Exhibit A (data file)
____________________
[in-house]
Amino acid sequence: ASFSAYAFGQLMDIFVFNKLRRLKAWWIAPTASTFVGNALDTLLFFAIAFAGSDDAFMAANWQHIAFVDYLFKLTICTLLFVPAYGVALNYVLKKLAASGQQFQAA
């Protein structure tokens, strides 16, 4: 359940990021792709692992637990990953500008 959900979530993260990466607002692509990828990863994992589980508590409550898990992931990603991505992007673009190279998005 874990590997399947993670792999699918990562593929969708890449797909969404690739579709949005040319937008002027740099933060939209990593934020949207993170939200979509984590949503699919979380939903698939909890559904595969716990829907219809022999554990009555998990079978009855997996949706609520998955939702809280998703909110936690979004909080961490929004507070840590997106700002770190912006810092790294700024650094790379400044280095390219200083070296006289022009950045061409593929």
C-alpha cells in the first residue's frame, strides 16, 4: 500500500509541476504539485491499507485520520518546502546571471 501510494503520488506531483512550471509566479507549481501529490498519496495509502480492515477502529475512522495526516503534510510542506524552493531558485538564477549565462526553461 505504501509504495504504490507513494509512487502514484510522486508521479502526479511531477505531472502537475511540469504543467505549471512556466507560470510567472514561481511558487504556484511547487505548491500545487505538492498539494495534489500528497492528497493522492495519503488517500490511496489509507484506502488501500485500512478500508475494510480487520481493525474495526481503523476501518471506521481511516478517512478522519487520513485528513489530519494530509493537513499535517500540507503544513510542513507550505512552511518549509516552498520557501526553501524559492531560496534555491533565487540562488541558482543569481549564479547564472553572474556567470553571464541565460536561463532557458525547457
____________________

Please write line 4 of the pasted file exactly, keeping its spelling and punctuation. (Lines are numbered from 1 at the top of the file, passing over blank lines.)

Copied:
C-alpha cells in the first residue's frame, strides 16, 4: 500500500509541476504539485491499507485520520518546502546571471 501510494503520488506531483512550471509566479507549481501529490498519496495509502480492515477502529475512522495526516503534510510542506524552493531558485538564477549565462526553461 505504501509504495504504490507513494509512487502514484510522486508521479502526479511531477505531472502537475511540469504543467505549471512556466507560470510567472514561481511558487504556484511547487505548491500545487505538492498539494495534489500528497492528497493522492495519503488517500490511496489509507484506502488501500485500512478500508475494510480487520481493525474495526481503523476501518471506521481511516478517512478522519487520513485528513489530519494530509493537513499535517500540507503544513510542513507550505512552511518549509516552498520557501526553501524559492531560496534555491533565487540562488541558482543569481549564479547564472553572474556567470553571464541565460536561463532557458525547457